- Charles Sturt study investigates travel preferences of LGBT communities
- Research shows that LGBT individuals take on average more trips than their heterosexual-cis-gendered counterparts and have a preference for rural travel
- Results provide basis for further investigations on link between gender identity and sexual orientation on travel preferences
An Australian first motivation study of LGBT travellers by a Charles Sturt University academic and colleagues suggests that sexual orientation and gender influence travel preferences.
Charles Sturt Senior Lecturer in Marketing in the School of Business Dr Clifford Lewis recently published ‘Linking travel motives to identity and travel behaviour of the Australian LGBT market during COVID-19’ with Professor Girish Prayag from the University of New Zealand and Dr Shah Pour from the University of Sunshine Coast.
The study examines the link between travel motives and activities of LGBT people and will help develop travel products and services that support the unique needs of the LGBT community.
Research has shown that LGBT individuals take on average more trips than their heterosexual-cis-gendered counterparts, making them a significant market for the travel and tourism industry.
Through data collected by people in the LGBT community during COVID-19, researchers were able to determine the link between motives, identity and travel activity.
The paper aimed to contribute to broader tourism literature. Even though data was collected during COVID-19, when lockdowns were in place, borders were closed and travel was limited, the findings can be used to inform the tourism industry after the pandemic.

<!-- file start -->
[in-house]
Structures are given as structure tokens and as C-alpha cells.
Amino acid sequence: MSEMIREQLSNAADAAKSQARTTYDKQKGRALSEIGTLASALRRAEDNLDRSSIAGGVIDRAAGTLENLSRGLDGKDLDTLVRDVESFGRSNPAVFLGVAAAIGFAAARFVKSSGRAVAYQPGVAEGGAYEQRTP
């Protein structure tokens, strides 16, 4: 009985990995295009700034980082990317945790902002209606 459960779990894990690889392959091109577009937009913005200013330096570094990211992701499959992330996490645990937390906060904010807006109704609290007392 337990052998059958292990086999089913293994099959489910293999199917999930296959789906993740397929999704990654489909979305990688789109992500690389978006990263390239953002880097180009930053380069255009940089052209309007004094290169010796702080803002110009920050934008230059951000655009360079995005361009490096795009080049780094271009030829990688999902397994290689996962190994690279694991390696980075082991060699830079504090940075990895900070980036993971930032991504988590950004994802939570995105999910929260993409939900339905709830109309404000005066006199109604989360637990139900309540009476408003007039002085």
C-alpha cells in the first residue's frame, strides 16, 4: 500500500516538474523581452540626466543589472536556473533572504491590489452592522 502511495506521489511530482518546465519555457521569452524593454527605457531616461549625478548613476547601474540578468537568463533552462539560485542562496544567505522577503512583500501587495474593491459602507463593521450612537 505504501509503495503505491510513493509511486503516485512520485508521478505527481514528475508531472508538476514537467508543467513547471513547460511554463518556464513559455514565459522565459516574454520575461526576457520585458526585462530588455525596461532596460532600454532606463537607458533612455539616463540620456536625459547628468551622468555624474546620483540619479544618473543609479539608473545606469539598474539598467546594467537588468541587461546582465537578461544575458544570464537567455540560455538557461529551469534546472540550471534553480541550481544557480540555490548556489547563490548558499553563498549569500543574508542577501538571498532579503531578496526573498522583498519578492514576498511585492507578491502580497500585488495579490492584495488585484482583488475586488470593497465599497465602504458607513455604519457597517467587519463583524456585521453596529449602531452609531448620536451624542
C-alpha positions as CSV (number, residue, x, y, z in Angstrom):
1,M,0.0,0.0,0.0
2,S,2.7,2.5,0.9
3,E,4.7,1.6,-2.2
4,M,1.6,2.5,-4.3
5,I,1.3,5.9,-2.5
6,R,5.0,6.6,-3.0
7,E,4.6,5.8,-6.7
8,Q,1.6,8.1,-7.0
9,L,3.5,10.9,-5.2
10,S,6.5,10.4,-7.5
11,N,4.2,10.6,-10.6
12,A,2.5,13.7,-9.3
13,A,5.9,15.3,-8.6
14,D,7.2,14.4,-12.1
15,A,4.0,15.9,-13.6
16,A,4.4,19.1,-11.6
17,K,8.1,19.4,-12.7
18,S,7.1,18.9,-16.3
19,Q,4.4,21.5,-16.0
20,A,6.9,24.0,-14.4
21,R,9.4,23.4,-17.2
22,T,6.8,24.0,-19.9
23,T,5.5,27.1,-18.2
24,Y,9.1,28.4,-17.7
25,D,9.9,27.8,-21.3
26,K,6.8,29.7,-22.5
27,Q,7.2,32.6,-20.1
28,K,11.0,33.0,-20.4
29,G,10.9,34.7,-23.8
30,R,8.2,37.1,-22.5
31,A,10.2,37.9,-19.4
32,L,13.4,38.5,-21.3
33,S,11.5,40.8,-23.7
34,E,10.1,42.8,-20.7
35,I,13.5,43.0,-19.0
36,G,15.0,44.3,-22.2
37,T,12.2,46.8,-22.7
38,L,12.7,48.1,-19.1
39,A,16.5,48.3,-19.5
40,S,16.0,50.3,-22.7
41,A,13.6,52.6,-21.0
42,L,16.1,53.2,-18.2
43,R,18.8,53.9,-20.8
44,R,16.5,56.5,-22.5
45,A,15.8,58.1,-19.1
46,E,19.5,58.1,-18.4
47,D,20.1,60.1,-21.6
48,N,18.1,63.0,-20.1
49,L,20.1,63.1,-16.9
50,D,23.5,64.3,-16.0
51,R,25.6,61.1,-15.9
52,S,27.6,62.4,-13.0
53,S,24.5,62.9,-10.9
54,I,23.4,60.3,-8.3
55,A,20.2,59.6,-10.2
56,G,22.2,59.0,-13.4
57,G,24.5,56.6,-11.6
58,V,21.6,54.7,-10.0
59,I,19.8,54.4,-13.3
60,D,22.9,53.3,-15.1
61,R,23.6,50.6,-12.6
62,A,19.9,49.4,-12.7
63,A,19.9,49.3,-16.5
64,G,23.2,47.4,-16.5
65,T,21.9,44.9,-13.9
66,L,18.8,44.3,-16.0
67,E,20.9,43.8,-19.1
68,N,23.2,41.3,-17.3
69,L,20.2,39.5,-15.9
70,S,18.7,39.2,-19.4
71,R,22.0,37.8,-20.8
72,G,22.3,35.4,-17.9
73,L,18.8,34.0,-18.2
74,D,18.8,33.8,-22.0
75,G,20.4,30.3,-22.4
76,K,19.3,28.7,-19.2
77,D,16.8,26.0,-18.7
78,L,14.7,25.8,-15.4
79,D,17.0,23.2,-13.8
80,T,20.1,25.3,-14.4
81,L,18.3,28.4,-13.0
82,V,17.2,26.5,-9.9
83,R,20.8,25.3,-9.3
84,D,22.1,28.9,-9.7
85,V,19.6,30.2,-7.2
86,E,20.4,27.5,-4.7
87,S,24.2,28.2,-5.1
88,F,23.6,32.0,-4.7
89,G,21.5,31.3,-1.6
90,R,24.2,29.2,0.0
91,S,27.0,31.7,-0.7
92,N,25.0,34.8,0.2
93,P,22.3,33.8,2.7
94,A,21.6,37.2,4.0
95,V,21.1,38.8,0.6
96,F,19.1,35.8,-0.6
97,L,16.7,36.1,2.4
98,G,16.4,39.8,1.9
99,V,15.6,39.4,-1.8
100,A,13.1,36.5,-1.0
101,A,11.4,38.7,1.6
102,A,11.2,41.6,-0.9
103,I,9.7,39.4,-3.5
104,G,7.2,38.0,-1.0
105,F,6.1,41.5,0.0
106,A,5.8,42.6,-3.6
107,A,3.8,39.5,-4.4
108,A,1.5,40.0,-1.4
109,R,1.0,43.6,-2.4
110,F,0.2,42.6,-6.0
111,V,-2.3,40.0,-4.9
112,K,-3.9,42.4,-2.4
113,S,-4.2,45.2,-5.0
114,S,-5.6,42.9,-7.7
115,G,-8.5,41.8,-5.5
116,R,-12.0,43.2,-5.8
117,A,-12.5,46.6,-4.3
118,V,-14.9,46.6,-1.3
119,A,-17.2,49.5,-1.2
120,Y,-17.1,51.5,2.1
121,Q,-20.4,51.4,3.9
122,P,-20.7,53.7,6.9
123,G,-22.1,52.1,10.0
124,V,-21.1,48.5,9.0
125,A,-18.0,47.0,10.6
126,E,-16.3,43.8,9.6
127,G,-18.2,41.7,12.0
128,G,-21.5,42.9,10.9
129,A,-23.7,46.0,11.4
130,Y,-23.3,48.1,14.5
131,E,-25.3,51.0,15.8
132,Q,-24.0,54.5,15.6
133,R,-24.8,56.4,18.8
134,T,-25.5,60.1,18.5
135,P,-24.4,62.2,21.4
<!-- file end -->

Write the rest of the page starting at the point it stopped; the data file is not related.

‘Push motives’ and ‘pull motives’ of the LGBT community were examined. These are factors relating to the desire for excitement, escape, relaxation, family togetherness, safety, achievement and knowledge, and experiences available at the destination and the destination’s image, respectively.
“Importantly, we found in this study that LGBT people want a diverse range of experiences when they travel,” Dr Lewis said.
“And just because you are LGBT does not mean you want LGBT specific experiences.”
The study found that age, sexuality and gender and identification with the LGBT communities were important influences on the travel motives of LGBT people.
A preference for travel to rural towns, both in Australia and overseas, was shown across all sample categories, which included social butterflies, escapists, safety seekers, blurring binaries, and conformists.
Operators in these destinations need to develop experiences that allow LGBT individuals to socialise and have LGBT-specific experiences safely and inclusively away from home. Partnering with LGBT advocacy organisations, advertising in LGBT media and using LGBT symbols like the progress flag could help re-position these locations.
“Travel plays a complex role helping to satisfy needs that you cannot satisfy at home,” Dr Lewis said.
“This can be about being around other LGBT people, it can be about feeling safe while expressing your sexuality or gender identity.
“Travel can help LGBT people access a space where people can be free to be themselves without looking over their shoulder or trying to behave like the norm … so the types of experiences people are looking for depend on their home environment and what they do not get there, or do not feel safe about accessing there.”
This study has provided the basis of future exploration of associated issues, such as impact of identity affirmation, expression, and motives on the evaluative criteria adopted by LGBT travellers.